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Biden’s Indo-Pacific Economic Vision

Feb 16, 2022
  • Zhang Monan

    Deputy Director of Institute of American and European Studies, CCIEE

The United States will not come back to the Comprehensive and Progressive Agreement for Trans-Pacific Partnership but is set to hold formal talks with Indo-Pacific countries over its planned Indo-Pacific Economic Framework, or IPEF, according to U.S. Secretary of Commerce Gina Raimondo. “We absolutely do not envision this to be a traditional trade agreement,” she said.

Since the IPEF is not a free trade agreement, it’s different from traditional regional cooperation frameworks. Instead of focusing on open, fair and multilateral free trade, it has been trumpeted by the U.S. to counter China’s influence in the region.

The IPEF looks to be a perfect fit for Washington’s existing Indo-Pacific strategy, which lacks an economic bond. In multiple rounds of talks with leaders in the Asia-Pacific region, U.S. President Joe Biden expressed his intent to construct a new regional economic framework in the Indo-Pacific like the IPEF. Though more details have yet to be revealed, the framework has presented some clear vision. Its contents will be fleshed out on trade facilitation, standards for the digital economy and technology, supply chain resiliency, export controls, infrastructure, worker standards, decarbonization, clean energy, taxation and anti-corruption.

In the first place, the IPEF, based on the so-called alliance of common values, is not a multilateral alliance in which all parties are on an equal footing. With American interests at its core, it goes against the values of liberalism and multilateralism. If the U.S. wants this initiative to be more attractive, it must allow countries involved to have equal market access and offer them concessions or benefits instead of paying lip service only.

The Biden administration underlines that Washington will not join any traditional trade agreement. But how the IPEF could be structured remains pending. “What regional and other multilateral trade commitments would best serve U.S. economic and strategic interests in the region?” “Will the announced framework be primarily cooperative in nature, or will it seek specific and enforceable commitments, such as those included in the CPTPP, in key areas to advance economic growth through greater market access and rules-based trade in the region?” Such questions were listed in a document released by the Congressional Research Service last December. The answers will determine the fundamental nature of the framework.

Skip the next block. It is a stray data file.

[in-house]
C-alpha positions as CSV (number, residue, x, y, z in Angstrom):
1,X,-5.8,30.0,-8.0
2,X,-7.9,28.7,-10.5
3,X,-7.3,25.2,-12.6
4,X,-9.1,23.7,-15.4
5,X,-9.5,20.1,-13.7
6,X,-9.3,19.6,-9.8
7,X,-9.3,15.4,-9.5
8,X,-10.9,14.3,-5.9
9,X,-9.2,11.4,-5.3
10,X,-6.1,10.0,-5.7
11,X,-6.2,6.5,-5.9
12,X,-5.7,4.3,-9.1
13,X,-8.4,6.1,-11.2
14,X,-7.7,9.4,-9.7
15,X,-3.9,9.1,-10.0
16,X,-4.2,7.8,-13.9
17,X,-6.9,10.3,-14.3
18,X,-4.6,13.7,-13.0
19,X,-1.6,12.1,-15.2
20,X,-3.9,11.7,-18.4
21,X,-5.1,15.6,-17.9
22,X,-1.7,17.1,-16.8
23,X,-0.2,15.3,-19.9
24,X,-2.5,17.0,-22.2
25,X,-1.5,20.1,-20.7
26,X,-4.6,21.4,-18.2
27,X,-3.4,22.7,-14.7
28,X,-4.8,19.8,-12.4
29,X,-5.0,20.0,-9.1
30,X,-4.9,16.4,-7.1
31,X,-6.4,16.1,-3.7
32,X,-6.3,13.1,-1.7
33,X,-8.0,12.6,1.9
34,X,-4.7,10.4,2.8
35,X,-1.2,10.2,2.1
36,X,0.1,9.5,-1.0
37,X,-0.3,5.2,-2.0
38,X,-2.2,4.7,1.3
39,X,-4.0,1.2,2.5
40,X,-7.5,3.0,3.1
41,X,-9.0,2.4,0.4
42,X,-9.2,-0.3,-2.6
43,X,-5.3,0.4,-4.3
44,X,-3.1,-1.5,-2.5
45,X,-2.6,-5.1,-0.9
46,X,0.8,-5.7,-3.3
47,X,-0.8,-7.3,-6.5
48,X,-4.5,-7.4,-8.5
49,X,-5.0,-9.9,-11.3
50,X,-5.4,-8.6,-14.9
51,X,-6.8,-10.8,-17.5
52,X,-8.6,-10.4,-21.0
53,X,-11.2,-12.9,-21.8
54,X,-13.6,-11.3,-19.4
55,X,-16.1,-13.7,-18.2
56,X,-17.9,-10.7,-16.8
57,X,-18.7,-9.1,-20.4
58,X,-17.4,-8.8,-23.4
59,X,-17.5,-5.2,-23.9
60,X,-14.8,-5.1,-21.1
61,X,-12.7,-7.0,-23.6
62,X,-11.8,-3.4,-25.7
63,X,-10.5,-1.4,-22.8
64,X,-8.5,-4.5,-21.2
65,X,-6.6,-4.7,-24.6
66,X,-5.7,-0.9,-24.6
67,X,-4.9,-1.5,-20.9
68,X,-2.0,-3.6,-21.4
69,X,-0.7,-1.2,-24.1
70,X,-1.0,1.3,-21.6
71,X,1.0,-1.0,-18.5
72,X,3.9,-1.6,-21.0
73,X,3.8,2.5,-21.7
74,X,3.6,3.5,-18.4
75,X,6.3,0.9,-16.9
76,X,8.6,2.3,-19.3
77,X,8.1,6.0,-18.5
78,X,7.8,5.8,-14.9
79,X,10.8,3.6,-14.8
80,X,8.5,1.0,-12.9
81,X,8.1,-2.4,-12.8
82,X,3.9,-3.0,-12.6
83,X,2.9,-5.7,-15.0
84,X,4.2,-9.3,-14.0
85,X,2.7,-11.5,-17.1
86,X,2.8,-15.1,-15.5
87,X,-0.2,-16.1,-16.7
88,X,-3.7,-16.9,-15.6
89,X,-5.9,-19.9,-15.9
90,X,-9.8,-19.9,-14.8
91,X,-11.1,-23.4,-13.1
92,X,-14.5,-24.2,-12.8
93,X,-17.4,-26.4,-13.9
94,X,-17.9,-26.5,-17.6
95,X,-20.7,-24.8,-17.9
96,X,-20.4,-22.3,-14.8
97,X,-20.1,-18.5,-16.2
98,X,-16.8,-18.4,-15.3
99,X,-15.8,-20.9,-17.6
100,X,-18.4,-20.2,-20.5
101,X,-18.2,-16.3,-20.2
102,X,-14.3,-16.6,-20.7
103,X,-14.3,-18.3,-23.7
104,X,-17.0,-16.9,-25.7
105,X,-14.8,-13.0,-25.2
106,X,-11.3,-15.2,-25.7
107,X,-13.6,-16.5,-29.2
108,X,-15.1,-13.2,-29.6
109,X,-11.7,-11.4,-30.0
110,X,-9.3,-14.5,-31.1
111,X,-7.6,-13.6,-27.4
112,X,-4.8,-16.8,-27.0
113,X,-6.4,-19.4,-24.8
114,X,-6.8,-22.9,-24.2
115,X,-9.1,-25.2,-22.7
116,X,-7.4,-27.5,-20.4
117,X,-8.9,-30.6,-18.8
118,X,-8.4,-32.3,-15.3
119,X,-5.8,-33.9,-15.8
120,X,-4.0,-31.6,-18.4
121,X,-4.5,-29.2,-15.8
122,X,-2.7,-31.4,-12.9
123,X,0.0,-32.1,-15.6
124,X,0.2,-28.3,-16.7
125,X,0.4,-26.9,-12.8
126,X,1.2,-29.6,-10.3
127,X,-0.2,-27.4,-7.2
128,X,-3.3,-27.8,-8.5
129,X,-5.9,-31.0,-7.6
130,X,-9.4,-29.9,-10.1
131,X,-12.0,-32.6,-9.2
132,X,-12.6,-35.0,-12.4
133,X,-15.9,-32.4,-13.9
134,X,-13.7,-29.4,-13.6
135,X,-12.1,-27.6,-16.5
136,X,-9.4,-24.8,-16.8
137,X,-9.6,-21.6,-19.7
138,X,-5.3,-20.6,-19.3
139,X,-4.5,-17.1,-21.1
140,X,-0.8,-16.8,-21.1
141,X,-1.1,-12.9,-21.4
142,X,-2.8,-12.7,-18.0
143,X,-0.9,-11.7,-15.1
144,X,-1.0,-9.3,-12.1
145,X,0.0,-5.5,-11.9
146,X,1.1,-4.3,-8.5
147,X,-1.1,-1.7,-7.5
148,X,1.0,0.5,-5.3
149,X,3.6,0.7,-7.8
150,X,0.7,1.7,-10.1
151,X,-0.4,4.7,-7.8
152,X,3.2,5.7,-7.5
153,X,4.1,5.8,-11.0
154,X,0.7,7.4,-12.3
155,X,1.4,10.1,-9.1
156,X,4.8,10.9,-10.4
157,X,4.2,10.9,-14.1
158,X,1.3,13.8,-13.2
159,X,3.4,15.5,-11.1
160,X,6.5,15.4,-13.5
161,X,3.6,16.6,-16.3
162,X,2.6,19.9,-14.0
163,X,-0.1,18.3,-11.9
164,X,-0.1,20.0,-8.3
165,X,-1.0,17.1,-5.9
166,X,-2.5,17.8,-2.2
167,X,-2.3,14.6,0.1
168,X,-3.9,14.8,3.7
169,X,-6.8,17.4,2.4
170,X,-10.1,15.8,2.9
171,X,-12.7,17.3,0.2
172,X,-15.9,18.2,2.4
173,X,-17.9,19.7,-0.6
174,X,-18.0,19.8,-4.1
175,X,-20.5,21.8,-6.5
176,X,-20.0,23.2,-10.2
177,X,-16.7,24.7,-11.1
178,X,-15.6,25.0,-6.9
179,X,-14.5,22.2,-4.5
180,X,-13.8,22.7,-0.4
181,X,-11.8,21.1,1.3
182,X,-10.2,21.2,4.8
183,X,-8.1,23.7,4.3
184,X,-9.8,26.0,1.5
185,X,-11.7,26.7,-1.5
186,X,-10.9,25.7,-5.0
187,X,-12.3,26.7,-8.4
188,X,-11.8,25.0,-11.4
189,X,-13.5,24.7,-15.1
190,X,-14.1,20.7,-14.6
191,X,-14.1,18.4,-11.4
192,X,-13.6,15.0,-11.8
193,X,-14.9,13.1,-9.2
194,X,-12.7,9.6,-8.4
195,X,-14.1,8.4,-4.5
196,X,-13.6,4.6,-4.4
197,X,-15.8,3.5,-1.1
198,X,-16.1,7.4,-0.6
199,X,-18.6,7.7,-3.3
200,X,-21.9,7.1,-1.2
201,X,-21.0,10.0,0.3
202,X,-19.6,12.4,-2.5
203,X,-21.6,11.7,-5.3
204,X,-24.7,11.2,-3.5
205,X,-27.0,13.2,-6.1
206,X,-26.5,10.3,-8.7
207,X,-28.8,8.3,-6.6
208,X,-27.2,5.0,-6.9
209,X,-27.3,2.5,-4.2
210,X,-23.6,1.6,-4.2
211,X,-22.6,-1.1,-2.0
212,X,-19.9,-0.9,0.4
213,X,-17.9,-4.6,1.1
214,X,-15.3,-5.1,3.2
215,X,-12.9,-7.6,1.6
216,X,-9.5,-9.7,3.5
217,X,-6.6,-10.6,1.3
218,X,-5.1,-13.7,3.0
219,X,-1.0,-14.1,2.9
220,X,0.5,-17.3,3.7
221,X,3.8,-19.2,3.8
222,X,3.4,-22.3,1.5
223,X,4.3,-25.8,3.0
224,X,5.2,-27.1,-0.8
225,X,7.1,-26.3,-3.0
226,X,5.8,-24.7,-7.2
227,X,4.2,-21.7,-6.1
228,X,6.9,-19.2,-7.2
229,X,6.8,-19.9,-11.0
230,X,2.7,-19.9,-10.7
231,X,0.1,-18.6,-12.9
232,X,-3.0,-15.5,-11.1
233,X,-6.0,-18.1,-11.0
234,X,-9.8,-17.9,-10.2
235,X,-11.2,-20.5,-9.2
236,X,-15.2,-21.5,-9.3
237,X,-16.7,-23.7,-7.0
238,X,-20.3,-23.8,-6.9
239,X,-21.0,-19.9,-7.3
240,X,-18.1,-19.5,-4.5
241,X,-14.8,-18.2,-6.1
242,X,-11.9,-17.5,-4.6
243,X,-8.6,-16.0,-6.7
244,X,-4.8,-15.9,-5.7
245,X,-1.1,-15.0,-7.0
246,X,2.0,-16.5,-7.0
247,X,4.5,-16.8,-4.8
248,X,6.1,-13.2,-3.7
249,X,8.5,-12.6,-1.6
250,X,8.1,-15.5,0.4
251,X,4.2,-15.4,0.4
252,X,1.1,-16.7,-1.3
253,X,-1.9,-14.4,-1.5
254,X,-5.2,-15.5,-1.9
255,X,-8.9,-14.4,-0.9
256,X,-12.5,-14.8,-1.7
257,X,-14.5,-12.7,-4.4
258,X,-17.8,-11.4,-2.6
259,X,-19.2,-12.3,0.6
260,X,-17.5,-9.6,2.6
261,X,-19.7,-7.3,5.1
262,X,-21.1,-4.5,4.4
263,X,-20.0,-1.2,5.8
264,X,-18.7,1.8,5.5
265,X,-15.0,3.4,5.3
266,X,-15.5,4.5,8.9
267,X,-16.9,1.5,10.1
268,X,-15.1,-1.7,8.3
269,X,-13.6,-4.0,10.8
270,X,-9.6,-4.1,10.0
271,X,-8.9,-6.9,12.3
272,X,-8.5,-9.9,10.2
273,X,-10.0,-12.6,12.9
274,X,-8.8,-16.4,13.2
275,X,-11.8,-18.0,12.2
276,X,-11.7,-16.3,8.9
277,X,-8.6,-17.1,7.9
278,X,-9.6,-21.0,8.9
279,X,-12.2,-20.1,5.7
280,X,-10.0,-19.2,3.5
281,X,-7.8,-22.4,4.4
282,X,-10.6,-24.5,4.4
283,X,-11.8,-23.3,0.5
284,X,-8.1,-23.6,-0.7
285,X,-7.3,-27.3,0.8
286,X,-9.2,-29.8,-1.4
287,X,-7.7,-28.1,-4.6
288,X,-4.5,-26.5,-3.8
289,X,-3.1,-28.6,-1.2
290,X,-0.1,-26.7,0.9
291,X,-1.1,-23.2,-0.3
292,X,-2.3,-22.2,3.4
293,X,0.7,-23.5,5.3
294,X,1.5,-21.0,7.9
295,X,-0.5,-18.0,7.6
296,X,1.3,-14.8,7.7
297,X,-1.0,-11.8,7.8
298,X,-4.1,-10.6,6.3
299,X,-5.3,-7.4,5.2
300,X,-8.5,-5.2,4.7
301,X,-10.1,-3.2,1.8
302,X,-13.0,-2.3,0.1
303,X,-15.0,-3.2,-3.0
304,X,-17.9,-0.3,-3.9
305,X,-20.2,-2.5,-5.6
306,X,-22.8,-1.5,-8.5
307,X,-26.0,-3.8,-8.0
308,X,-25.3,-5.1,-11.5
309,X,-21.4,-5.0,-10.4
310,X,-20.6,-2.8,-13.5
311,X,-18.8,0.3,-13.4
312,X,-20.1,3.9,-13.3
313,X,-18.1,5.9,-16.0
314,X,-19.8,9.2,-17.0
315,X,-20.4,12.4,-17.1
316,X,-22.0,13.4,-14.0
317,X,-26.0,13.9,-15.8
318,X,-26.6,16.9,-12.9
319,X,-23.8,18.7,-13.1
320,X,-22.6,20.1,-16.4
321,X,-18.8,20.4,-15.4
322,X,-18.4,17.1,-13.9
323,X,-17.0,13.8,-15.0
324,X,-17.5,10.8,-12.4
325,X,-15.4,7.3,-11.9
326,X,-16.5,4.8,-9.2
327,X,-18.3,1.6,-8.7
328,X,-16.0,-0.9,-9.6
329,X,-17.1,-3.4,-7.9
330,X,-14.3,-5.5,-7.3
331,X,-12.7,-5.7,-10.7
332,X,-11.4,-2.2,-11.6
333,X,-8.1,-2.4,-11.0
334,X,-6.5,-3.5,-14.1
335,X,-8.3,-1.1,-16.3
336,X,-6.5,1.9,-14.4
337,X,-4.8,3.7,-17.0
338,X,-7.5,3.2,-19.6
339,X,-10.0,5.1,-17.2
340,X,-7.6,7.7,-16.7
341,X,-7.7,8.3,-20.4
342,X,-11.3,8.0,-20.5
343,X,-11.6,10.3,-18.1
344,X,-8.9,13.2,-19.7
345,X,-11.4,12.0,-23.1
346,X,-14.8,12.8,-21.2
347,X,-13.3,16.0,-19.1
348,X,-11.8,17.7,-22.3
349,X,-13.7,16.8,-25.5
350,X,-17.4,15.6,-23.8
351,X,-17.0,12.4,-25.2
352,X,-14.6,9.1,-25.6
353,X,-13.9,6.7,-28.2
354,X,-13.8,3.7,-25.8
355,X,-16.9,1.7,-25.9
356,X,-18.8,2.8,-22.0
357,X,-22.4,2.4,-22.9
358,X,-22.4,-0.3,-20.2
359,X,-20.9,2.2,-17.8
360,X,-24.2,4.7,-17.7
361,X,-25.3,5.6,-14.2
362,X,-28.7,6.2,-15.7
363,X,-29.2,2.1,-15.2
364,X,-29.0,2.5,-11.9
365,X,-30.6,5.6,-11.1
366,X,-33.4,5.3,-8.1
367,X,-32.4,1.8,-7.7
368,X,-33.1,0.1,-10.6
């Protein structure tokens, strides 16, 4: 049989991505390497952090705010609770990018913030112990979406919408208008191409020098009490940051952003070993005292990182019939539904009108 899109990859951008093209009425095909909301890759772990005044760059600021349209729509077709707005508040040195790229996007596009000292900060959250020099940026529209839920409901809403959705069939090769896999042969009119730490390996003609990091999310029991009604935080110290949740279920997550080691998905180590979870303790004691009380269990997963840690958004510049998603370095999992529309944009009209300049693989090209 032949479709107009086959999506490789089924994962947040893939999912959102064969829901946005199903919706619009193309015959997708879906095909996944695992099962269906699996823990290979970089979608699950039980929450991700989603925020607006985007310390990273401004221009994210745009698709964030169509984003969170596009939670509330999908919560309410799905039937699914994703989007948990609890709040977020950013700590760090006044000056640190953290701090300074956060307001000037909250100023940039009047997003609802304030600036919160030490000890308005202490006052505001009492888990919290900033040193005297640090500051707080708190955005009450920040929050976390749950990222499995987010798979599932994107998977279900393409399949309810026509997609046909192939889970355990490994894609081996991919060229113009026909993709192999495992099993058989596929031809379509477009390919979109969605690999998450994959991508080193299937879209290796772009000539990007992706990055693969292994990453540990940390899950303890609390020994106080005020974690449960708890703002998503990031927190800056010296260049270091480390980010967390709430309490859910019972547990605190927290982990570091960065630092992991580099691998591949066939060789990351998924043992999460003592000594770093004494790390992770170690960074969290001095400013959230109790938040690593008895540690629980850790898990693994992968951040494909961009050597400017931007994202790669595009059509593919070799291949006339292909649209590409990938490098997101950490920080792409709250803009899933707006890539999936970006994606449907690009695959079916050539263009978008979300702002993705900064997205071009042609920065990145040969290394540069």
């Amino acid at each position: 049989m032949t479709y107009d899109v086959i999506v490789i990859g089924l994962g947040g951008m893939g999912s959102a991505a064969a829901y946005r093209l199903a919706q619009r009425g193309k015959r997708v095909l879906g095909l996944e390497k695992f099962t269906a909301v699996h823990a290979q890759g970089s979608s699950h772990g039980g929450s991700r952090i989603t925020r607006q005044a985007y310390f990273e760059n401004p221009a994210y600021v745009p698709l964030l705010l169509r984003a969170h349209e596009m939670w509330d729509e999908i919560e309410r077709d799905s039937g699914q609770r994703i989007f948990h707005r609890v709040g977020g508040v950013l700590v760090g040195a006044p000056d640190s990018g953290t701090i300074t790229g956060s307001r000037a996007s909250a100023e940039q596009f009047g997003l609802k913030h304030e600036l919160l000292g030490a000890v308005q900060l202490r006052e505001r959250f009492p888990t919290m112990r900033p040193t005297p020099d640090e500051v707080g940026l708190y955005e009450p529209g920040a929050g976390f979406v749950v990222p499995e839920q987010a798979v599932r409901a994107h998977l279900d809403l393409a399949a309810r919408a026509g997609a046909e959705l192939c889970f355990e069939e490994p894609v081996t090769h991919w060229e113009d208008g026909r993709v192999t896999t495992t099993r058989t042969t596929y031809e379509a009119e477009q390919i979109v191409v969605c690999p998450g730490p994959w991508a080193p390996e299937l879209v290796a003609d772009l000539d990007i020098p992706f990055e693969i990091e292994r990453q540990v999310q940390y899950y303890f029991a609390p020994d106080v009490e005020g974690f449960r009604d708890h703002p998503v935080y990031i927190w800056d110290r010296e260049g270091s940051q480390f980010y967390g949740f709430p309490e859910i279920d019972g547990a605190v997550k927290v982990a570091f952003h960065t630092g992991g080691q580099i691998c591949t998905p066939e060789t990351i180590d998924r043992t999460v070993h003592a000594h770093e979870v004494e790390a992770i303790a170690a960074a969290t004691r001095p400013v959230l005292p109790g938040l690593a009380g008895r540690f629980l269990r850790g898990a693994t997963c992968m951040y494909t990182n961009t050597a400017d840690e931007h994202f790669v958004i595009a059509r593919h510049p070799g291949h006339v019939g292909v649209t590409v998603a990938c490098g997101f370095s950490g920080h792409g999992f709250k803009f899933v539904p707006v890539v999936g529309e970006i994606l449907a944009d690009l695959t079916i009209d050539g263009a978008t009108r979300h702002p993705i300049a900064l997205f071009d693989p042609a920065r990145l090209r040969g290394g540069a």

In Biden’s strategic blueprint, the CPTPP is no longer the best option. Joining the CPTPP would help the world’s biggest economy tap into the Asian market with lower tariffs and fewer trade barriers but at the cost of loss of support from labor unions and environmental organizations. Therefore, Washington intends to shed its reliance on multilateral mechanisms and form an economic framework based on bilateral consultations.

Such a framework, constructed on a bilateral partnership or a small-scale multilateral relationship, is more of a contract aimed at solving particular issues than it is an agreement to ratchet up economic integration.

Furthermore, the TPEF, which serves as a vehicle for Washington’s economic engagement in the Indo-Pacific region, is designed to dent Beijing’s influence. With China’s growing economic clout in this vital region, a geopolitical rivalry between the world’s two economic titans is bound to last for a long time into the future.

The U.S. has gotten used to keeping its technological edge by consolidating its economic hegemony and system of alliances, as we can see in recent history — from the Coordinating Committee for Multilateral Export Controls to the Wassenaar Arrangement and the Five Eyes.

The TPEF is no exception. It will be closed, confrontational and exclusive, as featured in most U.S. strategic and security frameworks such as the Quad and AUKUS. Building a U.S.-dominated global supply chain is the main purpose of the TPEF.

Raimondo reiterated on various occasions that the TPEF encompasses coordinating export controls to restrict exports of sensitive products to China, as well as formulating technological rules and standards for artificial intelligence and cybersecurity. Hence, with the framework, Washington eyes securing its tech industry supply chain and dominating the region’s technological development.

Nonetheless, for everyone else, multilateralism remains the order of the day. An exclusive, confrontational economic coterie runs counter to the open, liberal position most Indo-Pacific countries hold onto. As such, the “cooperative” framework in Washington’s mind can hardly take shape. 

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